Most people, even men, have some kind of facial skin care regimen. But for many of my clientele, a boudoir shoot is the first time they have worried too much about body skin care.
I know. You are thinking, “what does this photographer guy think he can teach me about skincare?”
Well, the only advantage to getting older is you have a lot of experiences to draw on. And one of mine has been managing a Medical Spa for ten years with my then-wife, a certified aesthetics physician. Yes, as in M.D.
And while the guidelines here are fundamental, I assure you they are based on the science of skincare
What is body skin care?
Body skin care is precisely what it sounds like. Care for the skin below your neck. Of course, body skin care products differ from facial skin care products to account for the difference between facial skin and body skin.
Specifically, some of the major differences are:
- Body skin is thicker and less sensitive than facial skin
- Body skin has far fewer oil glands, which makes dry skin extremely common.
- Body skin has a larger layer of subcutaneous fat making it less prone to fine lines and wrinkles.
Why is body skin care important?
Skin is the largest organ of the human body. Its primary function is to protect our more vulnerable organs from the rigors of the outside world. Also, it also plays an important role in maintaining fluid balance and is the first alert for danger and pain.
As a result dry skin, UV exposure, harsh chemicals, and lifestyle factors such as diet, lack of exercise, and smoking all negatively affect the skin’s barrier strength. Keeping healthy, happy skin should be one of your top priorities for your health and well-being.
(Hey smokers! Need another reason to quit? Smoking prematurely ages your skin, as in wrinkles.)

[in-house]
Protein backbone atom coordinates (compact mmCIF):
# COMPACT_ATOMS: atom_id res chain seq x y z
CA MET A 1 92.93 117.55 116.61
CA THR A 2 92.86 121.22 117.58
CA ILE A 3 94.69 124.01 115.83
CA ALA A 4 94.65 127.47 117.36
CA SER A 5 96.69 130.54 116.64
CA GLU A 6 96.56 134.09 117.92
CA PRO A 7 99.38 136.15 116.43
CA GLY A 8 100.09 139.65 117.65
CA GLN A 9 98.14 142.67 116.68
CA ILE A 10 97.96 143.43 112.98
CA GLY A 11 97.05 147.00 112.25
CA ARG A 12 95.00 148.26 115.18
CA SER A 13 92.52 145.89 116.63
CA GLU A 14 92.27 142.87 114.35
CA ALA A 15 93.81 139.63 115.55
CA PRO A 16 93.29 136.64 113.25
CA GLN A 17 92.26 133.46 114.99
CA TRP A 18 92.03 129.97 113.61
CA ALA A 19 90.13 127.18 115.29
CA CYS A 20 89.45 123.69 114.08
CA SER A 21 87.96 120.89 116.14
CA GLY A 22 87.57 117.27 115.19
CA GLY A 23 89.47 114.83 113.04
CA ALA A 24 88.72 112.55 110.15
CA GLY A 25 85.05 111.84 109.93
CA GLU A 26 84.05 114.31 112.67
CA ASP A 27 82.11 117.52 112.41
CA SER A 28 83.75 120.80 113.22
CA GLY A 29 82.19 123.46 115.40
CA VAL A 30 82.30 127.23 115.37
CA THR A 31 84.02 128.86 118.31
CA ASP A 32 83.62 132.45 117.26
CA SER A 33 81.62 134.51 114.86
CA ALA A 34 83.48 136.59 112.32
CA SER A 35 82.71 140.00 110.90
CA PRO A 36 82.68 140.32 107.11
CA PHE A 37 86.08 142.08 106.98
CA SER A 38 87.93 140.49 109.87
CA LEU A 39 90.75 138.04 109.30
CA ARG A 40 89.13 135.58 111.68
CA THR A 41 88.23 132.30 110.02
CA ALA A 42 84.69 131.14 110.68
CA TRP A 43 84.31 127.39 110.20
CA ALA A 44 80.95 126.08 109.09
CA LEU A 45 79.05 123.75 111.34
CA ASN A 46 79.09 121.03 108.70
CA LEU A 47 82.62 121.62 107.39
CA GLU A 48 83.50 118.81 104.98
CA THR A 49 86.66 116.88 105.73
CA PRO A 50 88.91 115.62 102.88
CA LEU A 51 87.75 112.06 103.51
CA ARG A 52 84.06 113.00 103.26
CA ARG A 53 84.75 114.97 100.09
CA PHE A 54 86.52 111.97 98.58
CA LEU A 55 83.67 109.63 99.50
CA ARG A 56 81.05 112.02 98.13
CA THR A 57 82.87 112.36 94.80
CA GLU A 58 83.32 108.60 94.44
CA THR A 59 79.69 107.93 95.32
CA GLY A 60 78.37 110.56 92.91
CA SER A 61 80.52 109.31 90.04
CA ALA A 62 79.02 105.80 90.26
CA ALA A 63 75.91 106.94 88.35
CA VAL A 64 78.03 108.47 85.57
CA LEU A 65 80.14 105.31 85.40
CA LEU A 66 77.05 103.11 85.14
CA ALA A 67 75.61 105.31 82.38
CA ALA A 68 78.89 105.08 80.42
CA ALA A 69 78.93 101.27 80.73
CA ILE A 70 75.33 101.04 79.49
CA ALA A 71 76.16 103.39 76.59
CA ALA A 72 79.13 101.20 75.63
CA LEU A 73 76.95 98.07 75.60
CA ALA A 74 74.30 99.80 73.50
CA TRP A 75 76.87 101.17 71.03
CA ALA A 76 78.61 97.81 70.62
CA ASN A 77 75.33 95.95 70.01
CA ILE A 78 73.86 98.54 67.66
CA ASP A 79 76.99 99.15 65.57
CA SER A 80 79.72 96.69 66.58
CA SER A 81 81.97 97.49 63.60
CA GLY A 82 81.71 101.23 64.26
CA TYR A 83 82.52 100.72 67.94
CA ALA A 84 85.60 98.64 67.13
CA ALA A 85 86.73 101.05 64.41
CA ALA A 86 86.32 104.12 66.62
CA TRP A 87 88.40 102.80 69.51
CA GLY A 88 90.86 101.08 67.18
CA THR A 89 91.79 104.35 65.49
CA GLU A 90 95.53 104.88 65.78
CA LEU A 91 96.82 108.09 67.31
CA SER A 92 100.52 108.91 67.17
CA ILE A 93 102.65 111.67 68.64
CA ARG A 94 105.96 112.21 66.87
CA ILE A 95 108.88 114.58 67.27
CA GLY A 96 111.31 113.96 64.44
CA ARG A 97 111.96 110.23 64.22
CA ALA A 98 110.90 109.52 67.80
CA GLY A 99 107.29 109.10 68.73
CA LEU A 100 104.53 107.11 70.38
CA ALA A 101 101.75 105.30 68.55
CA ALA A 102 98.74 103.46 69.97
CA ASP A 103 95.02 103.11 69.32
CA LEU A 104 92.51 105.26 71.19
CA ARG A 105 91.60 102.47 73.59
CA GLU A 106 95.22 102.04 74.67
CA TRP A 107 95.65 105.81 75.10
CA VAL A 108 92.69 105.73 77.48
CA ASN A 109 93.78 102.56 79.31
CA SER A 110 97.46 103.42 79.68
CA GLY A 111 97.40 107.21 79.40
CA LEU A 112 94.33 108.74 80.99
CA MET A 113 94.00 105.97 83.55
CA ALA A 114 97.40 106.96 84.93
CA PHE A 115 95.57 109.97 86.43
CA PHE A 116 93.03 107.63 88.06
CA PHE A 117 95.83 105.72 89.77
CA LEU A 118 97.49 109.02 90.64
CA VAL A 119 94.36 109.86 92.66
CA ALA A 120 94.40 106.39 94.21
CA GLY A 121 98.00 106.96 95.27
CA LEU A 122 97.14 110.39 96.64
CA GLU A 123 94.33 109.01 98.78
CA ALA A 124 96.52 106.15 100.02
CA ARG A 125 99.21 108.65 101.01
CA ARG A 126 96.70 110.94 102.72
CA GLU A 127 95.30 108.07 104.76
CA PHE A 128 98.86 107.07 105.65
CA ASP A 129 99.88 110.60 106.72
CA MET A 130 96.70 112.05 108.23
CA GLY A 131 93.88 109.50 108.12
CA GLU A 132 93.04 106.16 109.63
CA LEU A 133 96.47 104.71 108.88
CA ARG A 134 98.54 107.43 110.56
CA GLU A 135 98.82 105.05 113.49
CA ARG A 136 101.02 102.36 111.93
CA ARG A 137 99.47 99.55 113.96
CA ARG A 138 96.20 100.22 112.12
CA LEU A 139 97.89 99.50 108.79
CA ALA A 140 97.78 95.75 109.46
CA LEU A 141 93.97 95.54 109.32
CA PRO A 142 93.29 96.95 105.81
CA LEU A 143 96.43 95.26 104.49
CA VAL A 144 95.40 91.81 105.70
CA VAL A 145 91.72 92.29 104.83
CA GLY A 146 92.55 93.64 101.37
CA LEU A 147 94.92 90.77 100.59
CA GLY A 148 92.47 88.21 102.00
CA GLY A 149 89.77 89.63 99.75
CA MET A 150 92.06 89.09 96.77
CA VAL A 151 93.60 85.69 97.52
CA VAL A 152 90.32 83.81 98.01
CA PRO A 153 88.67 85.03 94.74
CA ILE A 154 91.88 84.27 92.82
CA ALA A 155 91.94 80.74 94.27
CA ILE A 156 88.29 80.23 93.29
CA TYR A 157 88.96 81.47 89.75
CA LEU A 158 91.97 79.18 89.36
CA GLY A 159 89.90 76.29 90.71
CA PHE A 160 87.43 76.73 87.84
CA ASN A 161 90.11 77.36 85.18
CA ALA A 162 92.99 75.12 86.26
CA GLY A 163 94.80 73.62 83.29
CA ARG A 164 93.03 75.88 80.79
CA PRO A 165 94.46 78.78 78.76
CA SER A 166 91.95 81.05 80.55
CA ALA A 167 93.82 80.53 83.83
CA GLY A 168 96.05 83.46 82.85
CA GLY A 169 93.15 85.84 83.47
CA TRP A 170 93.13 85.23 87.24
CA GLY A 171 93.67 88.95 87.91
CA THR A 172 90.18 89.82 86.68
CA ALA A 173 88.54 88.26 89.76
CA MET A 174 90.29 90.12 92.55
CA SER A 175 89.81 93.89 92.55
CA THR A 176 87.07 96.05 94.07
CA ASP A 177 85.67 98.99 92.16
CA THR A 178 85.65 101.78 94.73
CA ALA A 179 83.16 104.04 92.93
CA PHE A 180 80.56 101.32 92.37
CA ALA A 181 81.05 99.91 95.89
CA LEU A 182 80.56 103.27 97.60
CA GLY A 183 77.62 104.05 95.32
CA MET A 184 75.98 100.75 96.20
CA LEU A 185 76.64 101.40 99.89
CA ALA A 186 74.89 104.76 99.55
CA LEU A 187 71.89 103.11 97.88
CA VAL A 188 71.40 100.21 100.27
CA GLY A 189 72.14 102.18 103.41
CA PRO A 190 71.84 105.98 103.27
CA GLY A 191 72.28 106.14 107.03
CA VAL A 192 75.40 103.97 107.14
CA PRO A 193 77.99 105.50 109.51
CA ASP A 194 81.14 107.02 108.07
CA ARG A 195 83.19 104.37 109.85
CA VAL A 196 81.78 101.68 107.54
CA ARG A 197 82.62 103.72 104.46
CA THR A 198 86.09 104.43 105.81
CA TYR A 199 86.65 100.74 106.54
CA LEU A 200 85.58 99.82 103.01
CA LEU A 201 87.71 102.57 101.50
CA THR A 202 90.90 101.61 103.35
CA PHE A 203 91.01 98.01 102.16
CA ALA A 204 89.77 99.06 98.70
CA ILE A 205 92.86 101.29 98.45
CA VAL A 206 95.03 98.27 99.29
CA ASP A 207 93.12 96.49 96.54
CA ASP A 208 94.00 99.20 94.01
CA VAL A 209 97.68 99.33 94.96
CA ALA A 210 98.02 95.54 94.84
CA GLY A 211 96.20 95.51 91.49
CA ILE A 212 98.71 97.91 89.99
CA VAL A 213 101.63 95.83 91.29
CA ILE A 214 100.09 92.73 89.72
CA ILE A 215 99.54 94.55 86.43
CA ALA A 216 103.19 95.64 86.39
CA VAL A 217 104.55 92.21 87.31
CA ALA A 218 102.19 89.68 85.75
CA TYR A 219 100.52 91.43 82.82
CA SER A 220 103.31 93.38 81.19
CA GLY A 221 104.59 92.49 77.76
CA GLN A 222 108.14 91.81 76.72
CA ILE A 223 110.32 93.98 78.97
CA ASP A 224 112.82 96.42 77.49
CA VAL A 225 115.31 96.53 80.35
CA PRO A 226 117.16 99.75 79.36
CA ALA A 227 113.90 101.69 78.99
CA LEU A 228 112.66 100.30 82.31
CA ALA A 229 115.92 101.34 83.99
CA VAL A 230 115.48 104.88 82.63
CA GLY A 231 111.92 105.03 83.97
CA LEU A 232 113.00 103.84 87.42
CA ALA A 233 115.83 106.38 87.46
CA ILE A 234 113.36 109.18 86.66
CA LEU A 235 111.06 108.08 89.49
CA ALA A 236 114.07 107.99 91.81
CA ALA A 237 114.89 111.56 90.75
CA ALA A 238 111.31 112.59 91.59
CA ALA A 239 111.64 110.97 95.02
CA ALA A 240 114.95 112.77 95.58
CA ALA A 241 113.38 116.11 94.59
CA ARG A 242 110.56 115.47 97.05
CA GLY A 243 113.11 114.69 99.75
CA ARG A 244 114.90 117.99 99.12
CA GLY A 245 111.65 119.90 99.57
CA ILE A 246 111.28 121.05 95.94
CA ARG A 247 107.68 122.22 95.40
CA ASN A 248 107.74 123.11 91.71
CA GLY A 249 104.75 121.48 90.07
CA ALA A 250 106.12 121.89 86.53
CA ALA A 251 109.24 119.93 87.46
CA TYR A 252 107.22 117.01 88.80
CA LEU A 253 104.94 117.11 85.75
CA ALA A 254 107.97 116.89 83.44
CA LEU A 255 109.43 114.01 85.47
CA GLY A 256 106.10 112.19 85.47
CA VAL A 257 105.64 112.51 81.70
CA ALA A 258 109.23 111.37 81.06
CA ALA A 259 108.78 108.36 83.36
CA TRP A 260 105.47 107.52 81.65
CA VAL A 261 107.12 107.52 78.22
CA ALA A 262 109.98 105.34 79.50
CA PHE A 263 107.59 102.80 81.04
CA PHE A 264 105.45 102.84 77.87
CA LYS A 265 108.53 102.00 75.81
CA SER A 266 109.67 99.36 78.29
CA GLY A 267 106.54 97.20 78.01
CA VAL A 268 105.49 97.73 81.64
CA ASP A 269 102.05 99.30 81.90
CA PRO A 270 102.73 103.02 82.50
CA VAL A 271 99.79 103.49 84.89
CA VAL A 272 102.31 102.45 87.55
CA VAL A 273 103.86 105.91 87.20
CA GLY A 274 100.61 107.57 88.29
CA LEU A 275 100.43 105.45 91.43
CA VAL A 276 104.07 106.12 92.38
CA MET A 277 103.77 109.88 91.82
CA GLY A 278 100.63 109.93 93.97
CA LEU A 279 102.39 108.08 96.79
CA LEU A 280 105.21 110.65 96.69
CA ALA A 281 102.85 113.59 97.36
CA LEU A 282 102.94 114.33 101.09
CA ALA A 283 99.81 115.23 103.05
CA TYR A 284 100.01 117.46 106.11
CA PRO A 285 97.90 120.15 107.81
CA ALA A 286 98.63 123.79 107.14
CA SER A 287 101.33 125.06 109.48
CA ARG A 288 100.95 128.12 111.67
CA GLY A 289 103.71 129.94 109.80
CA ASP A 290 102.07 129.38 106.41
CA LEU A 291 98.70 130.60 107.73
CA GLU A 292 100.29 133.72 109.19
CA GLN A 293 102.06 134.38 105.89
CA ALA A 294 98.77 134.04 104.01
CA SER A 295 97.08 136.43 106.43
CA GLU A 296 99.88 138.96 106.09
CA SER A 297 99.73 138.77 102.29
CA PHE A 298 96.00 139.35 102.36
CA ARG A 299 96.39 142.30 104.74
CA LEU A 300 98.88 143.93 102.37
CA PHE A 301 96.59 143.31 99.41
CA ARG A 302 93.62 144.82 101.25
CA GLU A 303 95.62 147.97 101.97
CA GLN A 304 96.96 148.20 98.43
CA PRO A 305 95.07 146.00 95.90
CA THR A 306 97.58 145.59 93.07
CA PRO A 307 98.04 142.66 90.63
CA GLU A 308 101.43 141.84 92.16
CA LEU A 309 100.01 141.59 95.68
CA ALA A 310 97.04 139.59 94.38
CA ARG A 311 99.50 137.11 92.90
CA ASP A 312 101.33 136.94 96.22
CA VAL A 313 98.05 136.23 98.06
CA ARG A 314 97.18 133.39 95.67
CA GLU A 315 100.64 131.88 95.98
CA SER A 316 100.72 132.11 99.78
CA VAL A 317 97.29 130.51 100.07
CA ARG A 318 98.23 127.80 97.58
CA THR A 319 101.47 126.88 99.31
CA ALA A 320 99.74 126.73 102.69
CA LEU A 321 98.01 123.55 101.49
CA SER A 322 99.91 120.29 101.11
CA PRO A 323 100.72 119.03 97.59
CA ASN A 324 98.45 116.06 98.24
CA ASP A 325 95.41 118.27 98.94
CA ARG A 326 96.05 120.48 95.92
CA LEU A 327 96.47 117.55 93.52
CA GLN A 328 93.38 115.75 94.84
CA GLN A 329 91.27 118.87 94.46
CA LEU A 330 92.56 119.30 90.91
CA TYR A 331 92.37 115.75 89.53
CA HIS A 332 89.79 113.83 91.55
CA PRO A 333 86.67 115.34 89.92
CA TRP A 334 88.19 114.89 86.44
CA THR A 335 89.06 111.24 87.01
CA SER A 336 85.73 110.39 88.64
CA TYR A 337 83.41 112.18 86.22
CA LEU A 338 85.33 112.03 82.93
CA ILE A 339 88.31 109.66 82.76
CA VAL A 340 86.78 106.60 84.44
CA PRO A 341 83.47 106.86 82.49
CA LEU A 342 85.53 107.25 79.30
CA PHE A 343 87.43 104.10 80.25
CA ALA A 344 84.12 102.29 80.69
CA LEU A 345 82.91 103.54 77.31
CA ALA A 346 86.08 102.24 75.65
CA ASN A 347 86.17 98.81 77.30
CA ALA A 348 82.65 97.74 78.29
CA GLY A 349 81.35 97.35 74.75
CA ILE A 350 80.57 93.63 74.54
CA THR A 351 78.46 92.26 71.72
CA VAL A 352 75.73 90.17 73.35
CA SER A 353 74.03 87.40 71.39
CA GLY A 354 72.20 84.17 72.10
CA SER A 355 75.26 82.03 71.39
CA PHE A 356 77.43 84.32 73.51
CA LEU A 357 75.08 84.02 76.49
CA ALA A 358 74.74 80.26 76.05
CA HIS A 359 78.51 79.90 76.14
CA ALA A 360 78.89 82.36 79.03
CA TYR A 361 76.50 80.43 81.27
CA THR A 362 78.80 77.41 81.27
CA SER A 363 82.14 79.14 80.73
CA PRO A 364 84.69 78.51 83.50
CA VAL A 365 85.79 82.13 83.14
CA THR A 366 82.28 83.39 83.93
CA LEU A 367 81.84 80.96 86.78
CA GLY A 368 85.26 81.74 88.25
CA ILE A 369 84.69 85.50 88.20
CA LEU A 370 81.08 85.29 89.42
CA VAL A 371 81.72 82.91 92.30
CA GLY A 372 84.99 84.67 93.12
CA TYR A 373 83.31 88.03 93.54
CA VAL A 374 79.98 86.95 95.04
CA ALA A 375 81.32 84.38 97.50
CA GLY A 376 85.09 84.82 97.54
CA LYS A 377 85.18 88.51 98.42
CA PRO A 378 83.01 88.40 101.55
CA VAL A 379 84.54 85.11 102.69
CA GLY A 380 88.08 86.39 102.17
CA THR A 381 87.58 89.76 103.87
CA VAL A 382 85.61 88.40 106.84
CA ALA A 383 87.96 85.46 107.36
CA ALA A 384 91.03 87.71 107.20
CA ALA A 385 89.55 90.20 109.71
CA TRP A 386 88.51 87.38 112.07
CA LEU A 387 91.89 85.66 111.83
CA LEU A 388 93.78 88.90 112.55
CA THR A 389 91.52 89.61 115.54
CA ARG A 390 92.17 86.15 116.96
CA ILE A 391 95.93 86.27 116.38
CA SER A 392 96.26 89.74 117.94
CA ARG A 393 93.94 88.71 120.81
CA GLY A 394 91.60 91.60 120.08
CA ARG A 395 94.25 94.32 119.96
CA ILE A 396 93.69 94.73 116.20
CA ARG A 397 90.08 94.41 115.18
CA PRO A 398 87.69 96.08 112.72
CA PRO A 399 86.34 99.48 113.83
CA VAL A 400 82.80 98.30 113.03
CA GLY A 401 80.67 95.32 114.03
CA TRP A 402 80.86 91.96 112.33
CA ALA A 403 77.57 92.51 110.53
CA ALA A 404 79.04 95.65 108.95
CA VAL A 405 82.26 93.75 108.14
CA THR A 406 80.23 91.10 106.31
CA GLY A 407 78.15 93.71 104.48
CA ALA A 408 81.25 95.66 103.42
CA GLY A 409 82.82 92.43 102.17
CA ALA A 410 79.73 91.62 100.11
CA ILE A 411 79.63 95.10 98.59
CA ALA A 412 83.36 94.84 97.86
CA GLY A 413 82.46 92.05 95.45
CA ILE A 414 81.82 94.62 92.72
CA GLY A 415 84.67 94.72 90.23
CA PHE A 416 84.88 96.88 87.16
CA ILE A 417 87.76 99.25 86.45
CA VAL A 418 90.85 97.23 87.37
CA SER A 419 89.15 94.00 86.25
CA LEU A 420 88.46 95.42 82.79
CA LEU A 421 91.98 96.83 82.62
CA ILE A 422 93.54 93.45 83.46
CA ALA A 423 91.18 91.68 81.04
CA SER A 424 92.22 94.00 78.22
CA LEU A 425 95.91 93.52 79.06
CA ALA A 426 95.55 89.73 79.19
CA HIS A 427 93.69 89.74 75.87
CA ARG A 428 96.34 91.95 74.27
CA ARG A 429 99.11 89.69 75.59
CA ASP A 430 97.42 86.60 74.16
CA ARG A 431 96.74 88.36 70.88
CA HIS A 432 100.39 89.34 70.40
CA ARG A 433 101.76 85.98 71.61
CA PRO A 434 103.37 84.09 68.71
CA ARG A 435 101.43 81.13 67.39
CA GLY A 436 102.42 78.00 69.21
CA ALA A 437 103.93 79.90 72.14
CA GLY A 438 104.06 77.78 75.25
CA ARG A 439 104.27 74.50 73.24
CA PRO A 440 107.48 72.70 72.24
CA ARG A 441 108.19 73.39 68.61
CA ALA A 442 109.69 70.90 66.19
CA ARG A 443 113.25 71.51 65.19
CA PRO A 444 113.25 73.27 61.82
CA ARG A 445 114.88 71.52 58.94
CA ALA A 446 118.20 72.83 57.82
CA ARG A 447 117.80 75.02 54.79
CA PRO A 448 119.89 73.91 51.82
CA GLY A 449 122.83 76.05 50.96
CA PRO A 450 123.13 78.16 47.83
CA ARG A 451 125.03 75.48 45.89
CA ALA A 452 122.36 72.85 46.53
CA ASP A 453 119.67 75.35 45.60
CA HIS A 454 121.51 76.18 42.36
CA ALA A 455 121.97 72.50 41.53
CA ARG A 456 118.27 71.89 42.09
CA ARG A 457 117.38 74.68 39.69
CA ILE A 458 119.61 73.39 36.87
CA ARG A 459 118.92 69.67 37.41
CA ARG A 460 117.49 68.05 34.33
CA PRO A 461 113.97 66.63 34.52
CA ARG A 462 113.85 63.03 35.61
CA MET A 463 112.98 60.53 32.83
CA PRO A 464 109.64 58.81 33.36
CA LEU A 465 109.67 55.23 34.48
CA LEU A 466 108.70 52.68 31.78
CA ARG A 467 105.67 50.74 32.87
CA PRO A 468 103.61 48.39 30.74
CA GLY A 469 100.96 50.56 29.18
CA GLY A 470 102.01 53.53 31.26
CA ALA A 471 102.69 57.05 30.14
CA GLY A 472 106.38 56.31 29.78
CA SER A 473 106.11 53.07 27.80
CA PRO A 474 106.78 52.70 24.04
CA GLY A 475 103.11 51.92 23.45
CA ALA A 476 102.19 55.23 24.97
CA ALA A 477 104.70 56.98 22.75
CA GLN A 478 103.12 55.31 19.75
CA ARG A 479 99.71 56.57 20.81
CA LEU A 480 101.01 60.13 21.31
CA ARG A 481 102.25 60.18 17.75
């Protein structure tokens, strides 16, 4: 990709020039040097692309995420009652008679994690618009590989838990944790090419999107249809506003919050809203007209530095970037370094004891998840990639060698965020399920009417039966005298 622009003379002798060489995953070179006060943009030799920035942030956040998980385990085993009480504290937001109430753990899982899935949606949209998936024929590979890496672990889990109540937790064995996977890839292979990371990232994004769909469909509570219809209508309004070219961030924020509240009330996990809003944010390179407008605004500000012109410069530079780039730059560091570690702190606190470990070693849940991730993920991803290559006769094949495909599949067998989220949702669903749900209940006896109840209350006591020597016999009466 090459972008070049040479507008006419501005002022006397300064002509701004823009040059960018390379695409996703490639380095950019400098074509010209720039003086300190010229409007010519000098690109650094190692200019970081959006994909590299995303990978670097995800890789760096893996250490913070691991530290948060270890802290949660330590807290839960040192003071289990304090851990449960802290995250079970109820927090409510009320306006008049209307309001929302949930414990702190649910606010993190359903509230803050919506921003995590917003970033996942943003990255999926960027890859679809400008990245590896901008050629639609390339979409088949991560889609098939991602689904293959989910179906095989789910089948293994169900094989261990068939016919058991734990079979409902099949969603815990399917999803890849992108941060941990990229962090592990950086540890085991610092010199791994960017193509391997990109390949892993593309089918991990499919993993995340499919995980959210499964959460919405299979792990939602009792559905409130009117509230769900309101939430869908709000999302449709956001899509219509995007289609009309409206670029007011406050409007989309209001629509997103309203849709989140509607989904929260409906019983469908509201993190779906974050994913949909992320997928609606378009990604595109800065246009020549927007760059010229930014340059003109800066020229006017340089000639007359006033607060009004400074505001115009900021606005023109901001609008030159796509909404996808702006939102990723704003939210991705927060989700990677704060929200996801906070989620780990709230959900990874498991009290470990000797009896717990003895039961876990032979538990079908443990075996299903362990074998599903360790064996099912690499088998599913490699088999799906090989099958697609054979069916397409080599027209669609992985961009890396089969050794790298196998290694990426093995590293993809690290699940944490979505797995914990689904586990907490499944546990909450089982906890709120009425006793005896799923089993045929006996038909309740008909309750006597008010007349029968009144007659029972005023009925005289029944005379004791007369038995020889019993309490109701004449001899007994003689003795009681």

Building a Body Skin Care Routine
I mean, DUH! But cleansing your body to eliminate all the pollutants, chemicals, and bacteria you encounter daily is critical.
Try to avoid heavily scented washes, lest the fragrance is an irritant to the skin. Products like Shea butter and oatmeal soaps can provide a gentle fragrance without harsher chemicals.
Step 2: Exfoliate
Exfoliating just means physically removing the dead skin cells that accumulate along the top layer of your skin. These are completely natural and part of the defense mechanism of your skin.
Any gentle scrub will work. Loofahs (natural and nylon), as well as scrub products (salt, sugar, almond husk, etc), work great. Remember not to rub yourself raw. You just want to loosen up and rinse away the dead cells on top.
Be sure to do this 2-3 times a week. Put some extra effort into your elbows, knees, and heels since these are areas particularly prone to skin cell build up.
Step 3. Shave
If you choose to remove portions of your body hair, this is the time to do it. If not, move on.
Search a reliable source for techniques on how to effectively remove body hair without irritating your skin.
Step 4. Moisturize
This step is the kicker because everyone’s skin is different. If you have an existing skin condition such as eczema or psoriasis and you have products that work for you, by all means, keep using them. Some people may even have prescription products and again keep using those.
If you are still searching for a body moisturizer, look for ones that do not contain waxes or harsh chemicals. Don’t buy the big economy bottle the first time you try a product. You are less likely to stop using it if it doesn’t work for you.
Step 5. Sunscreen
DO NOT LEAVE HOME WITHOUT SUNSCREEN. If I learned anything from managing a medical spa for 10 years, it was this.
Our medical director even added her sunscreen straight into her moisturizer so there was no chance of forgetting.
There is a lot of literature out there about sunscreen and what types are good and what types are not. Just know that while which one is best may be controversial, the need to use it is not.
Still want that suntanned look? Check out my blog on To Tan or Not To Tan?